- Understand how LSI (latent semantic indexing) keywords work. Let’s assume someone searches for the word ‘Sierra’. That word can be associated with a car (made by GMC), a mountain range (The Sierra Nevada mountain range), or a trading post (Sierra Trading Post.) It’s also a name. So, if you’re writing about the Sierra Nevada mountain range, it’s important to include related words like mountain, range, hiking, trails, etc.
- More specific searches happen less often but provide better results. In other words, people are more likely to click on your content if it’s specific to what they searched for (don’t write about how Sierra used a GMC to drive up the maintain range in search for a trading post.)
Content length is hotly debated among content creators and SEO specialists. It very basically comes down to depth and quality of writing. It’s never advisable to stretch out content (leave that to your high-school self the night before an essay is due.) Instead, properly write about it. If the content deserves depth, give it depth. If not, then it might not be worth writing about, or might be better used as a social media post. About 2500 words per page is the right length. Better content also attracts shares and links.
It should go without saying that people online are lazy. 2,500 words is more than most will read (even if it’s what gets you to the top of the search ranking.) In fact, most people would rather watch a video than read your blog. So, include video along with the content! It’s has more potential to be shared or linked to as well.
Let’s say an art gallery determines that “Santa Fe Art” is a keyword they’d like to rank for. Their content might target people looking to buy art, but if people searching for that term are actually artists then their content will not apply to them. Sometimes it’s very clear what a users search intent is, like if they include the words “buy” or “compare” in their search query. Understanding your audience goes a long way in creating content for SEO.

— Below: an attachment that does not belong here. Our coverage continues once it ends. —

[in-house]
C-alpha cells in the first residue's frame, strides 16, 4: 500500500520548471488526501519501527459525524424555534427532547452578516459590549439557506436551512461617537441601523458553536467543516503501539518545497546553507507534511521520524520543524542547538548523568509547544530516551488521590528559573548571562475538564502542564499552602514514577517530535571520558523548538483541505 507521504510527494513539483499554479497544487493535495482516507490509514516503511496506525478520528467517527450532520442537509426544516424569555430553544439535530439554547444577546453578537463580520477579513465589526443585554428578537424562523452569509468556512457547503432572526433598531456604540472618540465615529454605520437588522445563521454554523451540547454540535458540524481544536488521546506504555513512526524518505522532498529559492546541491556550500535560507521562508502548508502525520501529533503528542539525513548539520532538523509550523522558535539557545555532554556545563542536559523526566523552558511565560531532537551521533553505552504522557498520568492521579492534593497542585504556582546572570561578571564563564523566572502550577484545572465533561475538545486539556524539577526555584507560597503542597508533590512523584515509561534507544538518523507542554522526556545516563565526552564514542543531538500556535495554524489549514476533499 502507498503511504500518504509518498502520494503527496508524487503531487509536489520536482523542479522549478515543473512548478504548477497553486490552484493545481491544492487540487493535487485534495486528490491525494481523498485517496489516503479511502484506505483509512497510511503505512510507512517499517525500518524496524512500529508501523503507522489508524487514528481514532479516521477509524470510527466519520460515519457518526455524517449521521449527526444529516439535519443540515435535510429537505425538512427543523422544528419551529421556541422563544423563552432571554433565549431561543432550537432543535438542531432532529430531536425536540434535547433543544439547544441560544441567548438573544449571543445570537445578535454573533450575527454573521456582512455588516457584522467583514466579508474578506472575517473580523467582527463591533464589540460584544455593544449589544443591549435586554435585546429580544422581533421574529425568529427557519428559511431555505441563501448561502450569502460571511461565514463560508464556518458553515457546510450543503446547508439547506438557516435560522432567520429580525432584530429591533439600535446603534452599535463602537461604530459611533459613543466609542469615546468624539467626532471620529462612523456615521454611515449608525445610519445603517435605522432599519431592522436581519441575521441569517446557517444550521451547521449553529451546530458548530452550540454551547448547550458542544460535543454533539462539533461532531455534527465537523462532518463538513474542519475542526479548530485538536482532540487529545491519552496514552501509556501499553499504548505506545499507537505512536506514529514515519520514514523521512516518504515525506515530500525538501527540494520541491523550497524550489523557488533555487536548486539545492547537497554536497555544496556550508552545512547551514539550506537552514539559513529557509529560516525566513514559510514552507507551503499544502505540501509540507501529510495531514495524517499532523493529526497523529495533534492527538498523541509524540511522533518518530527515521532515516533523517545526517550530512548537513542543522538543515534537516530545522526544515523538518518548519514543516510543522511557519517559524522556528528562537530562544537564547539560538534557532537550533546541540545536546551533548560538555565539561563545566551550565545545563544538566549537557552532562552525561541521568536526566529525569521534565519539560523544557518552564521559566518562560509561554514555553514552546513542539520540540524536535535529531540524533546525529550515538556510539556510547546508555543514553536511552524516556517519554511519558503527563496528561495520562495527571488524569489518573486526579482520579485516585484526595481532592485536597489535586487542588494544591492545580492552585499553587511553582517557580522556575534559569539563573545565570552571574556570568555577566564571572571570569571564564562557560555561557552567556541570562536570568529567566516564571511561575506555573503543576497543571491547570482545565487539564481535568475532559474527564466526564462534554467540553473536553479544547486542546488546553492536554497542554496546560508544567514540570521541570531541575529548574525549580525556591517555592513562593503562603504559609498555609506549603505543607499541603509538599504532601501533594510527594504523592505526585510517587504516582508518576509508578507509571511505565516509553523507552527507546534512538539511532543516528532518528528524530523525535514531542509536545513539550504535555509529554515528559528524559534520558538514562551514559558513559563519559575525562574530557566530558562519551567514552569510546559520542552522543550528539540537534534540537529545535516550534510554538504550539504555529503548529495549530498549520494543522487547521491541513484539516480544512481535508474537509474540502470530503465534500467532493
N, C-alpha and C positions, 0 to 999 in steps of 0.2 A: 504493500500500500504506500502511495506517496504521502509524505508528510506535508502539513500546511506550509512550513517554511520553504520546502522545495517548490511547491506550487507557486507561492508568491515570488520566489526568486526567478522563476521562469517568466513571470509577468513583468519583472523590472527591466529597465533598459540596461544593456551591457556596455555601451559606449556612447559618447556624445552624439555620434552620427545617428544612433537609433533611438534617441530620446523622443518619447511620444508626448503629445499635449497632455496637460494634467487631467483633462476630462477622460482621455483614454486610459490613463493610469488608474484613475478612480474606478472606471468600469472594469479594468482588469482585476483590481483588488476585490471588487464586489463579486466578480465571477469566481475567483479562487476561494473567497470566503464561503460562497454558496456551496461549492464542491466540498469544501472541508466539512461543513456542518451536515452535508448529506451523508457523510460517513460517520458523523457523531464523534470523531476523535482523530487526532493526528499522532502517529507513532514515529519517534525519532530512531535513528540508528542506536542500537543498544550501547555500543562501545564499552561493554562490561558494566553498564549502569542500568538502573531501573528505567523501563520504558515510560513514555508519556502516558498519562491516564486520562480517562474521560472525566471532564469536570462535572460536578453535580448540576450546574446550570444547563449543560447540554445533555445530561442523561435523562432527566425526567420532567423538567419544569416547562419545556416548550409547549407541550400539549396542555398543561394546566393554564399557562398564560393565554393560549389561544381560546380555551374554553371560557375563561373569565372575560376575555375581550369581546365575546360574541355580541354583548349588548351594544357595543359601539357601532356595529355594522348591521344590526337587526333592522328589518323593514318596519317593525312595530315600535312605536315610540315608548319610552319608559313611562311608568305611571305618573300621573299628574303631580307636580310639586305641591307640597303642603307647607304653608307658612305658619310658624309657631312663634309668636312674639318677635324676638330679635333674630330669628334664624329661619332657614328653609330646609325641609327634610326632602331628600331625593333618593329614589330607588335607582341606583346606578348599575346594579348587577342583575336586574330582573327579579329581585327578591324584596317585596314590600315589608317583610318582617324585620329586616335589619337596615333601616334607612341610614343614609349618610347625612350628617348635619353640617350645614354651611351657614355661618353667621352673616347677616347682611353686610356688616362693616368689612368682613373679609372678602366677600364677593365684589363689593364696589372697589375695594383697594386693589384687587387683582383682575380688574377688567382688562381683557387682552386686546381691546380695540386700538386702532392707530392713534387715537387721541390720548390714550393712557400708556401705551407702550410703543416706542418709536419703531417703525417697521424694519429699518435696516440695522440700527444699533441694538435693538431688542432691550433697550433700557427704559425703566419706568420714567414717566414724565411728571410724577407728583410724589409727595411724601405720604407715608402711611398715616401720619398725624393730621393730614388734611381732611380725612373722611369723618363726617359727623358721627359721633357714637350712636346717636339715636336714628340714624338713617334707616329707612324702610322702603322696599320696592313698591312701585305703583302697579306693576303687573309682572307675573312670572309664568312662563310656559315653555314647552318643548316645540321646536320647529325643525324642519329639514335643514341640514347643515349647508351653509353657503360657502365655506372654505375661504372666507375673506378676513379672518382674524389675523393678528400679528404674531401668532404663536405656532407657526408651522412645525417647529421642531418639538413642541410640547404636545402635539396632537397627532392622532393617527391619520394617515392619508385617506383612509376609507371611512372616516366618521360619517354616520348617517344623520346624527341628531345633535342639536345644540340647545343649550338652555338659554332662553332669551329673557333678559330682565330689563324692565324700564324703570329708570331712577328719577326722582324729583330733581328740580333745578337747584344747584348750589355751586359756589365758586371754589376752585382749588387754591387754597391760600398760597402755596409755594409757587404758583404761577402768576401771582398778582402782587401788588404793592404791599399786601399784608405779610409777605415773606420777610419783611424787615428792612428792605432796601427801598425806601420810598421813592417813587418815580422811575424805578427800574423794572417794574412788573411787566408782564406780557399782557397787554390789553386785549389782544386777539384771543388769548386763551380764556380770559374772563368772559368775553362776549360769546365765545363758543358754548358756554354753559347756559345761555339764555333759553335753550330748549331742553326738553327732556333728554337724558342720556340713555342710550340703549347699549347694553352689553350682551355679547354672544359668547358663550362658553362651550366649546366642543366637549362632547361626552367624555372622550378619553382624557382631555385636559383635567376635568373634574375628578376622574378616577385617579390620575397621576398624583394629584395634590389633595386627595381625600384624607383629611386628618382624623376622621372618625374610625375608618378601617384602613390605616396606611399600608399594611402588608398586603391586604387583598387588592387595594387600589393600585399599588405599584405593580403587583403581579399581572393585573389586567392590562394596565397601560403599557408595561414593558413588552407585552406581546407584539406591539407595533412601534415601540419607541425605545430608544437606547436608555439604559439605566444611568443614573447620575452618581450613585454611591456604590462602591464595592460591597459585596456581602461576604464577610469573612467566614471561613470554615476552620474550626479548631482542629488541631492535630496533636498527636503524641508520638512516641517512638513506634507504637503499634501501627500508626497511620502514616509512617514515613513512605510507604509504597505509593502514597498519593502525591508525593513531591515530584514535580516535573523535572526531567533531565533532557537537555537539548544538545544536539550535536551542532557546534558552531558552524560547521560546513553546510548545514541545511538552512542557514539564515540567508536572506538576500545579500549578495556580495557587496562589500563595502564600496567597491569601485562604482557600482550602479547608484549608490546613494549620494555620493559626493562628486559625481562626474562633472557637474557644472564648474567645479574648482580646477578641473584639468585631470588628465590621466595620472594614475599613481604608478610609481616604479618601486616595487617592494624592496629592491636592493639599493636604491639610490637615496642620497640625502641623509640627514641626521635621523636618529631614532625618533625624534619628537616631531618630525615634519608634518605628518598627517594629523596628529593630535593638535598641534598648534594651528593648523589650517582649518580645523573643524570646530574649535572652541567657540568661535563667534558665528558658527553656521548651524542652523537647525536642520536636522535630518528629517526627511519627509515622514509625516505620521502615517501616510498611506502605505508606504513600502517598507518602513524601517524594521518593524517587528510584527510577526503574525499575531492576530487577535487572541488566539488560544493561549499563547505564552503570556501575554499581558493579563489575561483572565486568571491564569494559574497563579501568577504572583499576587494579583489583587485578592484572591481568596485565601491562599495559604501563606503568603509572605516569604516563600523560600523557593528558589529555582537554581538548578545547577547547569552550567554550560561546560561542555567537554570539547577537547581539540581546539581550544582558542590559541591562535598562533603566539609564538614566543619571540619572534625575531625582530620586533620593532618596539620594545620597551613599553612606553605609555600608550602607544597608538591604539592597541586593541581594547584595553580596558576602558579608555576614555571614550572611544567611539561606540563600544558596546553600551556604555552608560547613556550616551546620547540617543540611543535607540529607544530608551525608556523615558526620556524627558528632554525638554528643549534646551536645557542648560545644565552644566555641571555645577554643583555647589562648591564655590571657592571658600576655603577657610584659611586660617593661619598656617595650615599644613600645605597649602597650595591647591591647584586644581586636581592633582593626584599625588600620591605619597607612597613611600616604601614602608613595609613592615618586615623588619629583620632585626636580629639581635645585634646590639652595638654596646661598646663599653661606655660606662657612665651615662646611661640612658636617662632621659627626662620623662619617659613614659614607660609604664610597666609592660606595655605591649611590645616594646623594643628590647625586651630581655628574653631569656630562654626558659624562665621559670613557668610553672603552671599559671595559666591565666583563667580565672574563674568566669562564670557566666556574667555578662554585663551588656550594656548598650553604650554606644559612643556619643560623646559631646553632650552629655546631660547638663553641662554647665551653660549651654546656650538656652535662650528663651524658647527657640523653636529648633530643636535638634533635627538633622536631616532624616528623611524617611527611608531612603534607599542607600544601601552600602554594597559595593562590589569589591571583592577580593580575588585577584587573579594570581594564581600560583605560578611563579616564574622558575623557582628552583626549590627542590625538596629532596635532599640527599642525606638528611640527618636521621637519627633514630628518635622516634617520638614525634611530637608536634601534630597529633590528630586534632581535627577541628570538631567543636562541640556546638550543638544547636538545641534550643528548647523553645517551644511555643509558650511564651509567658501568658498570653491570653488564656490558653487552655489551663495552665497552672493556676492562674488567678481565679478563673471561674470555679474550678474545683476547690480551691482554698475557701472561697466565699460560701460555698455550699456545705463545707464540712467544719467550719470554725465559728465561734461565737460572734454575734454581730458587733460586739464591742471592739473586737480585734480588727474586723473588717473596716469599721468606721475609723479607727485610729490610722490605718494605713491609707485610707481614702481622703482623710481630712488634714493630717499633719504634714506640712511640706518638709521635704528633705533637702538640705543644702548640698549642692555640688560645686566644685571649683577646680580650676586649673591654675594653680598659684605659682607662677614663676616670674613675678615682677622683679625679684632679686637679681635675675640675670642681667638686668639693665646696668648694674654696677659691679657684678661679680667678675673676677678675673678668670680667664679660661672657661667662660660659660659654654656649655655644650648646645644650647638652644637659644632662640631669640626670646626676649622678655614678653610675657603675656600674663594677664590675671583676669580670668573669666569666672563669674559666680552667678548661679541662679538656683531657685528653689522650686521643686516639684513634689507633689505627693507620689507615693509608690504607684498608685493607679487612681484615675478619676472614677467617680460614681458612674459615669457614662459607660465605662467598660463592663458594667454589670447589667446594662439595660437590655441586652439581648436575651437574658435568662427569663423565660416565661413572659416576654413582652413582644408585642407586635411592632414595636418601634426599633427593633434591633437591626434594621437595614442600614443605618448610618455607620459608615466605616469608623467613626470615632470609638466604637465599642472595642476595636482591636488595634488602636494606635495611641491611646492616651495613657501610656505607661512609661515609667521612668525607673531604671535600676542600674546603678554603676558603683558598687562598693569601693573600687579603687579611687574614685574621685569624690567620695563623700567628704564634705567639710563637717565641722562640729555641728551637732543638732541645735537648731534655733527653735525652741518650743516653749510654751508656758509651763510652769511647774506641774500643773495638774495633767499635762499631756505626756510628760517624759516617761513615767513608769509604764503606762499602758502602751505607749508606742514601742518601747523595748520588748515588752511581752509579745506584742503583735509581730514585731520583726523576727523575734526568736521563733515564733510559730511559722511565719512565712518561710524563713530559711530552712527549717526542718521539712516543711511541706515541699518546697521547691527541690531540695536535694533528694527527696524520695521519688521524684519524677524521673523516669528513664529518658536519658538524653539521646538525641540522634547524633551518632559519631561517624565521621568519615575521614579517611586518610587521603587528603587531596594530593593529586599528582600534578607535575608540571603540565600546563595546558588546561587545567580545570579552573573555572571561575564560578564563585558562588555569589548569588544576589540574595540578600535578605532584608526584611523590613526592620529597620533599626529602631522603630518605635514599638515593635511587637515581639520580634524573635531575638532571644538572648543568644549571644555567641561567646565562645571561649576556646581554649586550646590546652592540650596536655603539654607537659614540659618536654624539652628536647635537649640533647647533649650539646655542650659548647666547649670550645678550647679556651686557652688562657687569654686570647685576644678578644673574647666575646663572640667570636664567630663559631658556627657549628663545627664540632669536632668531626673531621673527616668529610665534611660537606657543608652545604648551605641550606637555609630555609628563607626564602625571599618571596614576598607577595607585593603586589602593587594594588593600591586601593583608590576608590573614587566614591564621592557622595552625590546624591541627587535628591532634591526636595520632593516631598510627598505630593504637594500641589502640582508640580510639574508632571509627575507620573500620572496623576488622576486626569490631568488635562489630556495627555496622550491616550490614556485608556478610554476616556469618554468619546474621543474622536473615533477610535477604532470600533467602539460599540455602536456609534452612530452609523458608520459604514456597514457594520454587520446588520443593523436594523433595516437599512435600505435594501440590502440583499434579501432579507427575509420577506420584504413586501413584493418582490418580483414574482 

- Typically searches can be broken down into 4 categories:
- Navigational: Looking for a particular website. Example: “smug mug”
- Informational: Looking for an answer to a question. Example: “how to start a photography business”
- Investigational: To get information for some purpose, like before making a purchase. Example: “Canon compared to Nikon”
- Transactional: To actually make a purchase. Example: “Canon cameras for sale.”
- A well optimized blog or website should include content for each of those categories (and include links between them.)
- Example: This post falls into the Informational and Investigational categories.
- Use your keywords in page titles and <h1> tags.
- Use proper <header> tags to show content hierarchy.
- Include a meta description that both entices readers and includes your keywords.
- Use image alt tags to show that the image is relevant to the main content. (Plus, google has an image search which helps people find your content.)
- Use schema markup to help search engines identify what kind of content your producing. This also helps your content appear in rich cards on google searches (i.e. meow wolf events.)
RankBrain is Google’s artificial intelligence ranking your website. It looks at a couple of important factors:
- How many people visited your page after a particular search query. (your site seemed appropriate.)
- How many bounced away after visiting. (they didn’t find the content useful.)
- How many people stayed on your site after a search. (they found something useful and stayed to read/watch)
RankBrain is the reason why it’s so important to have digestible, human oriented content. Search engines are no longer just measuring the words, they are now looking at how people are digesting the content. This is also why we can no longer pump key words into pages… they’re not useful for humans.
Obviously, more links to your content will drive more traffic, but the quality of those links are also taken into account.
- Garner high quality inbound links to your content (this means from other websites that also have authority on the search query.)
- It’s important to have active social media on all main social sites. Not only does this help to drive traffic to your site, it also helps drive inbound links and shares.
- Internal links can also help drive up authority; If you write a blog post about a product, then link to that product on your purchase page.
Local Business Information.
Make sure your site includes your name, address, and phone number. List this information on a google business page, a facebook business page and every page of your website, like in the footer or header.
Using this post as a checklist will get you pretty far. But, you might ask; I don’t have time for all of this, what the ONE thing I should be doing? Pay us to do it for you. Just kidding… but really, professional help is worth it. However, small business and new business can often not afford it. So, introducing our 2 step SEO success strategy:
- Ensure all technical technical factors are taken care of (see above).
- Post to your blog, a lot.